I like to give. I do not like to ask for things in return. Often, giving away money in donations, dinners, presents, favors, or cash puts me at a financial disadvantage. I feel drawn to give a couple bucks to every homeless person I see. I want to treat my friend to drinks when she's had a bad breakup. I love to buy my significant other lavish and thoughtful presents for their birthday. I like sending my mom a card in the mail for no reason. I give things away to my friends when I could have asked them to pay me a few bucks for that lamp, or those shoes, or whatever. I donate to independent media and shop at small stores, even though they are usually more expensive, because I care about the people who are working hard to make their dreams happen. More than once, I've had to step back and remind myself that taking care of myself first includes money: there has to be money in the bank for me to pay my bills, eat, and save before I can use what's leftover to feed my empathetic leanings.
3. The Line Between Self-Care and Caregiving is Blurry
I get a lot of joy out of helping others, listening to them, and feeling the human experience on a deep level. I keep up with world news, I participate in activist movements and events, I volunteer, I read tarot, and I give advice and support to my friends, all because I thoroughly enjoy it. However, it can be really hard for me to understand when I am getting true enjoyment and satisfaction out of acting on my empathetic nature, and when I am using it as a crutch or distraction from my own needs. I can't "turn off" my empath abilities, but I can do things like log out of Twitter, spend time alone, paint my nails, call my mother, or bake some cookies and focus 100% on myself: how I feel, how I look, how tired I am, how I'm feeling, etc. The kindest thing I've done for myself is signing back up for weekly therapy. To my therapist, I am the #1 priority, and having a third-party there to remind me about self-care and keep me on track with my boundaries and routines is probably the main thing that has helped me navigate my life as an empath successfully without completely draining myself dry.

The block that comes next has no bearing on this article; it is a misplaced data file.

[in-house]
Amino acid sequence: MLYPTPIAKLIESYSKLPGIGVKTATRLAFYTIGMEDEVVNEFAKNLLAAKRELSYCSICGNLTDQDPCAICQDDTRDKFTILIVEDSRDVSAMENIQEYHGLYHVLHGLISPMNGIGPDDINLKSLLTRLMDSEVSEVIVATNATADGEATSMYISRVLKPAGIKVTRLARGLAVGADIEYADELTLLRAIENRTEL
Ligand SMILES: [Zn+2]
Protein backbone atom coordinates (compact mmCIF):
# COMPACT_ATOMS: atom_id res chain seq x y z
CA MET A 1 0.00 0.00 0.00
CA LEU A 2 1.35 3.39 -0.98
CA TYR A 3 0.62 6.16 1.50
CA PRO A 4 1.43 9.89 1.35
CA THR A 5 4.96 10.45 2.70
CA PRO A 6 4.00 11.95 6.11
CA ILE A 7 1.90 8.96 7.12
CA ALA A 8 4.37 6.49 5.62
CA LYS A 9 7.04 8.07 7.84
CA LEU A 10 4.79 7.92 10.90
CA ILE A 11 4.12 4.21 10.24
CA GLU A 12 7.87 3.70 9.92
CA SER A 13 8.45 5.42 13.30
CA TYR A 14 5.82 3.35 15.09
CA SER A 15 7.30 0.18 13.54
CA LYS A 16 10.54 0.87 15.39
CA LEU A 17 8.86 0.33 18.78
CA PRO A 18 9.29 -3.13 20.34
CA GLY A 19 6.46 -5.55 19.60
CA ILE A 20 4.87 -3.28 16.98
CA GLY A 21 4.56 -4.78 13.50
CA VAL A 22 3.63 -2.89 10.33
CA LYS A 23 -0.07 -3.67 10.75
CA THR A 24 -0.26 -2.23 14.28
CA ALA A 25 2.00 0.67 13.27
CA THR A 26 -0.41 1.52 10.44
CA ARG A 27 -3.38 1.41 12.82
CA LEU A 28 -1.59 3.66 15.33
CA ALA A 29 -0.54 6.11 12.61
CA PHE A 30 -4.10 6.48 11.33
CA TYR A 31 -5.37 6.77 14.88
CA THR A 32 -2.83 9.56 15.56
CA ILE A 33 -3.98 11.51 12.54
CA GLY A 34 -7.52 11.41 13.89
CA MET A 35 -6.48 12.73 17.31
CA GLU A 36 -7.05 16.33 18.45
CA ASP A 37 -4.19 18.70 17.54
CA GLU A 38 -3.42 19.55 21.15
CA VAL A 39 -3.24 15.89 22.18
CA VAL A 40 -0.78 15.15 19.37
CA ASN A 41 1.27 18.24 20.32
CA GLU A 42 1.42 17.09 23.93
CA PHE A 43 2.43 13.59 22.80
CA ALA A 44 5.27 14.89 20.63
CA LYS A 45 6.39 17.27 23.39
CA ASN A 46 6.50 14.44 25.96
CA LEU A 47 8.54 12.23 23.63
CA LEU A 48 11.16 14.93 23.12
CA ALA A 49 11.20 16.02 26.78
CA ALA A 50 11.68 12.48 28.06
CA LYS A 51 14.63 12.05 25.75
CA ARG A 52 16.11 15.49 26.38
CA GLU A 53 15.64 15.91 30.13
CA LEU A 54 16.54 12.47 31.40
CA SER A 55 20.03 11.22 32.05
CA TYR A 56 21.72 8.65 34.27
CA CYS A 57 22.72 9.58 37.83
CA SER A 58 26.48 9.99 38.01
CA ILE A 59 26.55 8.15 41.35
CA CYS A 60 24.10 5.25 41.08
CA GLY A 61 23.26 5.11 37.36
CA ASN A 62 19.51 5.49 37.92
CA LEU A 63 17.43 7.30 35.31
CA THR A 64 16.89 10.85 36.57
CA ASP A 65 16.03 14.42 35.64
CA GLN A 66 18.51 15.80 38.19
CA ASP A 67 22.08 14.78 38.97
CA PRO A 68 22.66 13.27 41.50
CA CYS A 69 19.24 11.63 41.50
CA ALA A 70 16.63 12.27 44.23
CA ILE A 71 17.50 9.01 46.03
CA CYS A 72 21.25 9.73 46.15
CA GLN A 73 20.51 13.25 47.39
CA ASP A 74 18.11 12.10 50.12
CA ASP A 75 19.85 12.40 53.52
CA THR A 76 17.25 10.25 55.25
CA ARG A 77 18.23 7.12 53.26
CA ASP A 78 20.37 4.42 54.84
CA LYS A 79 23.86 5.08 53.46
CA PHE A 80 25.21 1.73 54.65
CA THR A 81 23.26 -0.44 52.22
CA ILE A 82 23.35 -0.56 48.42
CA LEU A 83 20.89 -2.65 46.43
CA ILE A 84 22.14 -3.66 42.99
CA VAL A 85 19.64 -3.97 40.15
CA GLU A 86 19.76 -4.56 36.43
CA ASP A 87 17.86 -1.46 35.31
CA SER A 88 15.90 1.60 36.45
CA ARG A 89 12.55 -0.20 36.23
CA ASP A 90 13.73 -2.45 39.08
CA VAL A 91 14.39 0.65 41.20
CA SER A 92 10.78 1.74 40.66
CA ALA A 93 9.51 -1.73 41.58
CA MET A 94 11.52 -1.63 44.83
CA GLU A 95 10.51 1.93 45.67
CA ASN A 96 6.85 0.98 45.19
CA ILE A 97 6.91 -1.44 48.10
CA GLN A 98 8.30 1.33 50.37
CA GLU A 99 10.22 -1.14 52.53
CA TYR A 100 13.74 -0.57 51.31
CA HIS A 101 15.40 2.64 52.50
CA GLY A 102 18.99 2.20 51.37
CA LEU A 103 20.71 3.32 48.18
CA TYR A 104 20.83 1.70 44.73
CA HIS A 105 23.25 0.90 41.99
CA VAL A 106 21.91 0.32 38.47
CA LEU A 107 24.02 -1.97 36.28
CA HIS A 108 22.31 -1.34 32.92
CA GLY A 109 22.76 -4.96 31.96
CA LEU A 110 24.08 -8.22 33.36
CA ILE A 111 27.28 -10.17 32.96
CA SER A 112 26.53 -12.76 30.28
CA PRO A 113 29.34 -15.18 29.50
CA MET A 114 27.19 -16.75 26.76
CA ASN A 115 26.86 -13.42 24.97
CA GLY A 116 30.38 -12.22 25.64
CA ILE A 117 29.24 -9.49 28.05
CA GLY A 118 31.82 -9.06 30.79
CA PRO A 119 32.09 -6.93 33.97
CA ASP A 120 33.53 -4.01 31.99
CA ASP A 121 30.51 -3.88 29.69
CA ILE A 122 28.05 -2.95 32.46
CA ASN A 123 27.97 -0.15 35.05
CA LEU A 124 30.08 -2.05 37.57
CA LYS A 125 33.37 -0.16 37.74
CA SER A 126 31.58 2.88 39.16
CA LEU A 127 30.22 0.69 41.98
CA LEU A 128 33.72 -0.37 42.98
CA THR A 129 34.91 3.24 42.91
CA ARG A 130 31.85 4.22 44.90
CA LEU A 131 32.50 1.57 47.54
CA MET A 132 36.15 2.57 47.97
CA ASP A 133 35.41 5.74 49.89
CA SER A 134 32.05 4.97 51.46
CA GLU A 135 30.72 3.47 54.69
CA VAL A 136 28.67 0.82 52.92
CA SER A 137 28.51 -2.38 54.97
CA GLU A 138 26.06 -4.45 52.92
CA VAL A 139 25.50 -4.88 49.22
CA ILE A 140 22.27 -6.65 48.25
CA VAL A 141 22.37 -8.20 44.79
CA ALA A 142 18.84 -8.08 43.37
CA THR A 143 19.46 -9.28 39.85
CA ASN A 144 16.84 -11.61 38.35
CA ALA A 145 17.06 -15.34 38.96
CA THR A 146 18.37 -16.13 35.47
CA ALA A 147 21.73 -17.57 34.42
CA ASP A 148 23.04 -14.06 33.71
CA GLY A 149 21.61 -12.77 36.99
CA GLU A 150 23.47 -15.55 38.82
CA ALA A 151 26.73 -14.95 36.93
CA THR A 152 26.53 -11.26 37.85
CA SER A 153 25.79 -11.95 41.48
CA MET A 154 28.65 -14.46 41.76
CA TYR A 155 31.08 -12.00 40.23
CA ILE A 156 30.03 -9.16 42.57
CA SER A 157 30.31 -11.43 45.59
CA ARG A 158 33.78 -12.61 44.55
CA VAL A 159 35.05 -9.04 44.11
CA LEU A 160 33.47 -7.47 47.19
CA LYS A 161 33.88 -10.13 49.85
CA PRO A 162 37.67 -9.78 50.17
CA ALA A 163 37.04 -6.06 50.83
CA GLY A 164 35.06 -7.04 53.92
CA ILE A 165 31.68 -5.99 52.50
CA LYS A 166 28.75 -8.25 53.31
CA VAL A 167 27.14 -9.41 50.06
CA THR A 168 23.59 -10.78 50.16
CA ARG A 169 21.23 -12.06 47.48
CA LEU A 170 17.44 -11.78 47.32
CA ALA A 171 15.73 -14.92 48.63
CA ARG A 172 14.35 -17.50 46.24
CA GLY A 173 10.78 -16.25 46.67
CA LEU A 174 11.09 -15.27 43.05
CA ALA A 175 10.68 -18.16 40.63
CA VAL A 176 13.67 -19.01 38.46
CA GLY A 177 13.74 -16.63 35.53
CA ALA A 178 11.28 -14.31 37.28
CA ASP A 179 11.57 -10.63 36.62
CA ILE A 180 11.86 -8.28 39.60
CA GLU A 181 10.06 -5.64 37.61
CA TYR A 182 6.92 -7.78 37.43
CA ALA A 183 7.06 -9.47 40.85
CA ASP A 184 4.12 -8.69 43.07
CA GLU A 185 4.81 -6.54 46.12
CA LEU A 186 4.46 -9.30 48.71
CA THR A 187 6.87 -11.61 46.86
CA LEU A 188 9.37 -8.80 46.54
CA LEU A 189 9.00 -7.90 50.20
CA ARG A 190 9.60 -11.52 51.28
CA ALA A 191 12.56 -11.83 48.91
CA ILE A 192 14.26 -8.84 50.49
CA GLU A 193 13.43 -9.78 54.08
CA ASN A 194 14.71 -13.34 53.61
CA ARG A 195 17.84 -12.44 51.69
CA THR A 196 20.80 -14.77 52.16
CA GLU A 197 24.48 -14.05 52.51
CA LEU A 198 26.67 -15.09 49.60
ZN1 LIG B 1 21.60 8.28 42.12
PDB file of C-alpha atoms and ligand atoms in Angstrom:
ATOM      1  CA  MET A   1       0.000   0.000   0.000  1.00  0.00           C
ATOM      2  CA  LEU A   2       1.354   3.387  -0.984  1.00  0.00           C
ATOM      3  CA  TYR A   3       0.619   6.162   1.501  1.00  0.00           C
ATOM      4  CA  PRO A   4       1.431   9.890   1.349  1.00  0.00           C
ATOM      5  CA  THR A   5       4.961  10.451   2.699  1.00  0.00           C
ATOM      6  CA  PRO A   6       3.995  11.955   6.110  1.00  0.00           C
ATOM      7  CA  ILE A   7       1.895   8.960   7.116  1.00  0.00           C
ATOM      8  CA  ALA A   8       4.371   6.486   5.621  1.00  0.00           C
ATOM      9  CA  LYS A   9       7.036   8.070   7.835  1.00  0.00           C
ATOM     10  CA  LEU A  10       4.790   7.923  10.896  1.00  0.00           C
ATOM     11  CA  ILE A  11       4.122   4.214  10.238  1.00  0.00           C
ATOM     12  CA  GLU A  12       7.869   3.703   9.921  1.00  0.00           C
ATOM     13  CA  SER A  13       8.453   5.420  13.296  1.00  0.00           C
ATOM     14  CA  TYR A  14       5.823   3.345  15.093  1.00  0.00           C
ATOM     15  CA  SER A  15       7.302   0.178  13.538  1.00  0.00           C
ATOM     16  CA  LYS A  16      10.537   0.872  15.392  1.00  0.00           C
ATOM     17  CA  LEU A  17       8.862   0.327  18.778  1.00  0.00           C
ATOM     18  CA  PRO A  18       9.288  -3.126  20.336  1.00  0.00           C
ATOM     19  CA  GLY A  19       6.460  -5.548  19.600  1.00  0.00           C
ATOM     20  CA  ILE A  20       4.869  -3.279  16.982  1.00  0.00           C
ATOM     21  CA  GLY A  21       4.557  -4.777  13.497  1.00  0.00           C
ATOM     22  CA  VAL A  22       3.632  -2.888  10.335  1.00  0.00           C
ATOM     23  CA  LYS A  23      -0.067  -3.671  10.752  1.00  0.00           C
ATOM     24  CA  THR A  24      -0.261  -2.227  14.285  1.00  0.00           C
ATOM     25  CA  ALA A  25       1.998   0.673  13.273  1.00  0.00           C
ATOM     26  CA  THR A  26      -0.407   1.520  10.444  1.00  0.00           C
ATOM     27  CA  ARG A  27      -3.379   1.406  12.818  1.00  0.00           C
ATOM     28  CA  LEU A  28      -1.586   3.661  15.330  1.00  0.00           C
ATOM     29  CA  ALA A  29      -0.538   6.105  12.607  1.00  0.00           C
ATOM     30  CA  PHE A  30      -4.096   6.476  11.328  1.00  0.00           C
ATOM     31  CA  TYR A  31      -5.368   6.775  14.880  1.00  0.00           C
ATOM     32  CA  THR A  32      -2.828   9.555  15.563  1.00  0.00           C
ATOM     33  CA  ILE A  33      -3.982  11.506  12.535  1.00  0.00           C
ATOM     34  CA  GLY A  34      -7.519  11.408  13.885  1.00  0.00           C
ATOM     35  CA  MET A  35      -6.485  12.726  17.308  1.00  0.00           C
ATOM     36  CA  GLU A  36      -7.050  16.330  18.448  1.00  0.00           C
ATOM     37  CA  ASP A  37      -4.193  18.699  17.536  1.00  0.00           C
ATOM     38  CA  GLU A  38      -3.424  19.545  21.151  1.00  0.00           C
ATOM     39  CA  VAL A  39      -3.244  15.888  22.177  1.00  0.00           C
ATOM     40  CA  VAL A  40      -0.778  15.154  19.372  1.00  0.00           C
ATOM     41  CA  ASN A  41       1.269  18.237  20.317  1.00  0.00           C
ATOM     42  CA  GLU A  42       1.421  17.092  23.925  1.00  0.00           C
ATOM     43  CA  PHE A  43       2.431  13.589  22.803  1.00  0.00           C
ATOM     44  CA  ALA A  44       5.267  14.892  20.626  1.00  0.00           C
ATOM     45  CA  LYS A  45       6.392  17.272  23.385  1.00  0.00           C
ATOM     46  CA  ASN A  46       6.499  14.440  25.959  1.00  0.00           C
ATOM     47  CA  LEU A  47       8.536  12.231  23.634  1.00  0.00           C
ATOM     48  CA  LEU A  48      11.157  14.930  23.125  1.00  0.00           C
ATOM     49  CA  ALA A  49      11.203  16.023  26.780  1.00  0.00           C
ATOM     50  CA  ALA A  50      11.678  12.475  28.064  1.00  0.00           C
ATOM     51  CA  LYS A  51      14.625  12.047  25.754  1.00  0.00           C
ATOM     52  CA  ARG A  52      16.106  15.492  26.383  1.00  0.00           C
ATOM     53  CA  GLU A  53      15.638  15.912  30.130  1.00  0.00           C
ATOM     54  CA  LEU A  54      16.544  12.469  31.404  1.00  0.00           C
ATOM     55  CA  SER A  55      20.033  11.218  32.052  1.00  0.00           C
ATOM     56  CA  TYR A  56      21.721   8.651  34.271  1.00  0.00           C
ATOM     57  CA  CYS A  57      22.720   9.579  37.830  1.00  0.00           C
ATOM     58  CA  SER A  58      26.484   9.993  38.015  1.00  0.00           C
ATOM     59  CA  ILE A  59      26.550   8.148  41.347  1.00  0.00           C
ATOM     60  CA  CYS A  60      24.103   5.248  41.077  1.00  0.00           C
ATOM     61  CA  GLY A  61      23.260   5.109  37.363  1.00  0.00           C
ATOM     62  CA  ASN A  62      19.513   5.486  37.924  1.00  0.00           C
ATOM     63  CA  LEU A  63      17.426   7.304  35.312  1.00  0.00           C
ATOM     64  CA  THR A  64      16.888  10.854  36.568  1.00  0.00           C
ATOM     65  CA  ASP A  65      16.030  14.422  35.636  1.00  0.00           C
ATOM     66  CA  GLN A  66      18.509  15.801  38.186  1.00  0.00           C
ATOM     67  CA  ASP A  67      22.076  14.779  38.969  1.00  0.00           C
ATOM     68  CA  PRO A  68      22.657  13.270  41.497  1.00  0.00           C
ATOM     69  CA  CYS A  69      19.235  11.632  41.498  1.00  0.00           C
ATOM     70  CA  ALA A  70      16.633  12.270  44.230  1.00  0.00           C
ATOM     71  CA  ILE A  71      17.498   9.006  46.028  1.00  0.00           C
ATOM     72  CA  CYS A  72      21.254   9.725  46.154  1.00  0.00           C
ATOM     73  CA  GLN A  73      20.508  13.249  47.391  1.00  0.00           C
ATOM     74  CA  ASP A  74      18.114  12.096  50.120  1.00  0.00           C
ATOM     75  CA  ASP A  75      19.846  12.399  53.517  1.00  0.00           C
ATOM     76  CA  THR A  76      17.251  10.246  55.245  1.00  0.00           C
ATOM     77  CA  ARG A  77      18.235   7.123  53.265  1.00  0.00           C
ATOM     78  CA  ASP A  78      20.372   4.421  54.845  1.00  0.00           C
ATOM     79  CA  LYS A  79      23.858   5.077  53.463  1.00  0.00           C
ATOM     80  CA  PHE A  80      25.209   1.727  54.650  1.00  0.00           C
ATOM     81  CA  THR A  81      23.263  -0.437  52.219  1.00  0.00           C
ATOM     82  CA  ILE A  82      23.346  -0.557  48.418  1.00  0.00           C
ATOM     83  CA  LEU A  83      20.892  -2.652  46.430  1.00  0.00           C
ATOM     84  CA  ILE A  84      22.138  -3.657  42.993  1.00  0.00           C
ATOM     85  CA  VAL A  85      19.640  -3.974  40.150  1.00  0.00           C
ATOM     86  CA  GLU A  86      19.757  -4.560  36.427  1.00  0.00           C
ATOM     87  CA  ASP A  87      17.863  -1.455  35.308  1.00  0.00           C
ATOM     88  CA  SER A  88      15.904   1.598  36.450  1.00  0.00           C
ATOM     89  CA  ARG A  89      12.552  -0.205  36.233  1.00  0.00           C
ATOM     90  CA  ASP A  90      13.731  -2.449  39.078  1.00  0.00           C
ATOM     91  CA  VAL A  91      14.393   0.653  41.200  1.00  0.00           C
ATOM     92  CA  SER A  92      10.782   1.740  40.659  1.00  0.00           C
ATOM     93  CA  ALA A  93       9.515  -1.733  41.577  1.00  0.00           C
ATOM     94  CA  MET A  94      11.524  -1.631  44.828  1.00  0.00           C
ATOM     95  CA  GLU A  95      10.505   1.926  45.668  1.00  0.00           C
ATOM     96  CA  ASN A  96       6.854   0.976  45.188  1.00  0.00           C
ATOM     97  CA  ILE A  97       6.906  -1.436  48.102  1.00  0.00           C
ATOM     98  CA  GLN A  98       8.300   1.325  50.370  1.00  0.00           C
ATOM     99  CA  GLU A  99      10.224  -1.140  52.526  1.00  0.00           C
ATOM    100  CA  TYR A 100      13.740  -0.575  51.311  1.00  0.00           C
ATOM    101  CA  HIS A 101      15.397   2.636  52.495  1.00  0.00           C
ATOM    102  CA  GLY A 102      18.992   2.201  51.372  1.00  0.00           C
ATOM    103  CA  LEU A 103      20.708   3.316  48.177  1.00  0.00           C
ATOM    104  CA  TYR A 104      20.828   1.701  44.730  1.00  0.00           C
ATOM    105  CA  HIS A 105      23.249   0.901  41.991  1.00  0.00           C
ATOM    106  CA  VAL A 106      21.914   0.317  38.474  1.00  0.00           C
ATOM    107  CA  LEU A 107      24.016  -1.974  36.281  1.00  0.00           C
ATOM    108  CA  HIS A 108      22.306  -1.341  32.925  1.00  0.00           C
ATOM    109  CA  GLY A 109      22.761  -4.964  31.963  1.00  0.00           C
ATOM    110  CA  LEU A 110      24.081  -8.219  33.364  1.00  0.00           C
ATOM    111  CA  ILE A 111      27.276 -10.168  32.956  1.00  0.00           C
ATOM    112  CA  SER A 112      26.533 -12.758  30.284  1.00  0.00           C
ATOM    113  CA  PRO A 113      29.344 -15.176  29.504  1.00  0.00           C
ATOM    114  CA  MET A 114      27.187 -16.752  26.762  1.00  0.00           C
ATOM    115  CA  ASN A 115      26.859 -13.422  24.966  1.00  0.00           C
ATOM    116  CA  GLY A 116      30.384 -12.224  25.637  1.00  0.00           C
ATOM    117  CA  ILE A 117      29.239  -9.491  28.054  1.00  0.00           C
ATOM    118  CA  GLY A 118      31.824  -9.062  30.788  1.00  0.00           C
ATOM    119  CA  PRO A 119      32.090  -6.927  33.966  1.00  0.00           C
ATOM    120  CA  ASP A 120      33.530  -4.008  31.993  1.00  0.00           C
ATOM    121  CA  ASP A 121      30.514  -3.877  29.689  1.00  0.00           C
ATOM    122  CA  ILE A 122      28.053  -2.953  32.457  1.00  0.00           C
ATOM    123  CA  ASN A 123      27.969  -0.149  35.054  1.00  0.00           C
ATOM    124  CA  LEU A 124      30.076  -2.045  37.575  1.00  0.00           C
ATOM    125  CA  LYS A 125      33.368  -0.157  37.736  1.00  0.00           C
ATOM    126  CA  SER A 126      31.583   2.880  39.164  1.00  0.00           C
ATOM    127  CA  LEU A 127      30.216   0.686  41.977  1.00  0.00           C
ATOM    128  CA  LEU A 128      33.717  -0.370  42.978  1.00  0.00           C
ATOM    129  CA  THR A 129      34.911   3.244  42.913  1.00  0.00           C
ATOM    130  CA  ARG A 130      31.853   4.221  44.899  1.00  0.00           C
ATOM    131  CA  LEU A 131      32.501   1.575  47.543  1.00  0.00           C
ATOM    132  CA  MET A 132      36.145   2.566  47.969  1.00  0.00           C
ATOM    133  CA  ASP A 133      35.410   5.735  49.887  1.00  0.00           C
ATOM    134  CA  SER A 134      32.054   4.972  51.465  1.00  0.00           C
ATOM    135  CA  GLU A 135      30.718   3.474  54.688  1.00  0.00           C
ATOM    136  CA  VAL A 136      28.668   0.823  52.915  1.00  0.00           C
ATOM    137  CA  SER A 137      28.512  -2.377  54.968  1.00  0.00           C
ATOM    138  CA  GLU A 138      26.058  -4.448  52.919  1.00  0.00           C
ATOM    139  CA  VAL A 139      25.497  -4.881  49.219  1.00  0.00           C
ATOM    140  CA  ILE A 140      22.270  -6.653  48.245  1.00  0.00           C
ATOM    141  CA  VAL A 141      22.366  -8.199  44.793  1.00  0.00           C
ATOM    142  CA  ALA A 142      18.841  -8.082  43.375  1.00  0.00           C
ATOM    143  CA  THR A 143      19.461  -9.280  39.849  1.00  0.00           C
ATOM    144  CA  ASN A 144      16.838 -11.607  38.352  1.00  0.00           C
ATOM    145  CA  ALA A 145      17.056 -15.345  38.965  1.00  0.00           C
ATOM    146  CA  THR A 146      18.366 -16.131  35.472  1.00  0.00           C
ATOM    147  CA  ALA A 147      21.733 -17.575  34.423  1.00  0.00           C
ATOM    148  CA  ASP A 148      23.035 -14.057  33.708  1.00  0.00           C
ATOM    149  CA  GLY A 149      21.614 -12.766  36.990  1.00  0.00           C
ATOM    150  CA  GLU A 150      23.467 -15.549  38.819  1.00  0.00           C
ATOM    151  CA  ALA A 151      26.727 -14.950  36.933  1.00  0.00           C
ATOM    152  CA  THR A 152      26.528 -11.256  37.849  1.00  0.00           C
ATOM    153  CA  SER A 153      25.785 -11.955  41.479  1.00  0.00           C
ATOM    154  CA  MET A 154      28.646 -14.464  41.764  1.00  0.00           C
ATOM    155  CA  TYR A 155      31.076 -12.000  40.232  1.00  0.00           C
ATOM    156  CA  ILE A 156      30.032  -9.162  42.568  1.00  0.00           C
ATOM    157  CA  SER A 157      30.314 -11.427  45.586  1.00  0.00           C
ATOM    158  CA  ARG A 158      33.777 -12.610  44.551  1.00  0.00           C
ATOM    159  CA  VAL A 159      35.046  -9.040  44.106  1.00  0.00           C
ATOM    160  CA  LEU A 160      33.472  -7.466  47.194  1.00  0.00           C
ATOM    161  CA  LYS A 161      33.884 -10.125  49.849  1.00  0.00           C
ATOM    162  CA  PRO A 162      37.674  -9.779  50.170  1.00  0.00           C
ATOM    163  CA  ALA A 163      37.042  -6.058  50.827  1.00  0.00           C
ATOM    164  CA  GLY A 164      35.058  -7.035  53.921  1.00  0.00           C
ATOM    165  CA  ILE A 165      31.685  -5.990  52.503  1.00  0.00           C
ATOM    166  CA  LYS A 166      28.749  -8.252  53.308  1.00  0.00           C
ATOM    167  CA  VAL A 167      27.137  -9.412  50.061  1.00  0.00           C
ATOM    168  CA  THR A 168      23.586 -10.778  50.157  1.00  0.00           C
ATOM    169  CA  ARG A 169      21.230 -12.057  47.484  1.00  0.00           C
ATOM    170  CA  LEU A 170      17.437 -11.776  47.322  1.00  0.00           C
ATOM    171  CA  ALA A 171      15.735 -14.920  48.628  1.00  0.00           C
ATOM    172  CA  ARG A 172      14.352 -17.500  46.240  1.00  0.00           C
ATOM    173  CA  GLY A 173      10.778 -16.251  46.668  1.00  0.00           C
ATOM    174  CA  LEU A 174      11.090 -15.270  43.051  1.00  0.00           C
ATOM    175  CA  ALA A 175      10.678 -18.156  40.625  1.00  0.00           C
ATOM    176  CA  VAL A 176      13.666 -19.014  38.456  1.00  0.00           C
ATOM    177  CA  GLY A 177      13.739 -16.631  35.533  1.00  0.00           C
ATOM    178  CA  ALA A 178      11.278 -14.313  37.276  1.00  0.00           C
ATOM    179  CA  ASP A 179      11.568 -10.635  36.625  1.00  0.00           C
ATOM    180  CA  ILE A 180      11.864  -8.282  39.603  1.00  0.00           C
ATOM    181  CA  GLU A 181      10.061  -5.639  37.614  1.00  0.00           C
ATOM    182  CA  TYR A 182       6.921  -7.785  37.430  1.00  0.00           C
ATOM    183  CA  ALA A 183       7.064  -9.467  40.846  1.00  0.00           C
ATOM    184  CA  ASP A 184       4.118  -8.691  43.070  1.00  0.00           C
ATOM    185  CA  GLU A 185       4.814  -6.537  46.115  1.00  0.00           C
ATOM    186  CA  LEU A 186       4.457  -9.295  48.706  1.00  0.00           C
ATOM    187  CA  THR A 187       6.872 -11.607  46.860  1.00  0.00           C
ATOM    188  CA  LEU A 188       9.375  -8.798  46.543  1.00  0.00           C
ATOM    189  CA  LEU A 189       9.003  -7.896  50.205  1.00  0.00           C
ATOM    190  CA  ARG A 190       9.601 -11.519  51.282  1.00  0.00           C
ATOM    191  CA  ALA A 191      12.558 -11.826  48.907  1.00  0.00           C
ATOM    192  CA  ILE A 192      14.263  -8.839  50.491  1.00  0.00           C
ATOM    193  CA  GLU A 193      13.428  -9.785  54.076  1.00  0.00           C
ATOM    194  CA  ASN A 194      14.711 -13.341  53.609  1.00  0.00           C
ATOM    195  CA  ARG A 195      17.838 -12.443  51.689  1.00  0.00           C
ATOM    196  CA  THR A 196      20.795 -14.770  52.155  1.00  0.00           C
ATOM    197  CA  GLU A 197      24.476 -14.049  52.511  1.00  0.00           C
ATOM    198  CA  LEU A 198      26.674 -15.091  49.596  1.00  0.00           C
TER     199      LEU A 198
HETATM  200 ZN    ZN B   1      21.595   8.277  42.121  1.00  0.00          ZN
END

I wouldn't trade being an empath for any amount of money, stability, or recognition in the world. There have been times that I've been overwhelmed, and considered just doing my best to deaden that part of my brain so that I can singularly pursue my own interests, but those thoughts sicken me to my core. As difficult as it can be to have such a clear perception of other feelings, experiences, and pain, I am still immensely privileged to not actually be experiencing those things. At the end of the day, I can curl up with my dog, read a book, and escape into the imagination of an author for awhile, while many of the people who I connect with don't have that option. I have parents who love and support me. I have beautiful friends who know when to give me a break from supporting them. I have the most adorable and sweet animals who ask for head kisses and lay next to me at night, and I never feel lonely.
People want to be seen. They want to know that their struggle and pain and excitement are all valid. They want to know that their identities and passions and love have an impact on the world and people around them, that other people care enough to bother articulating what their experience must be like. To all of my friends, strangers, and family: know that I see you. I feel you. I'll live my life amplifying your voice, telling the world "hey! look at them! they are incredible and they feel so deeply! they matter!" because I know that, even when I feel overwhelmed and alone, I have countless numbers of people who would do that for me.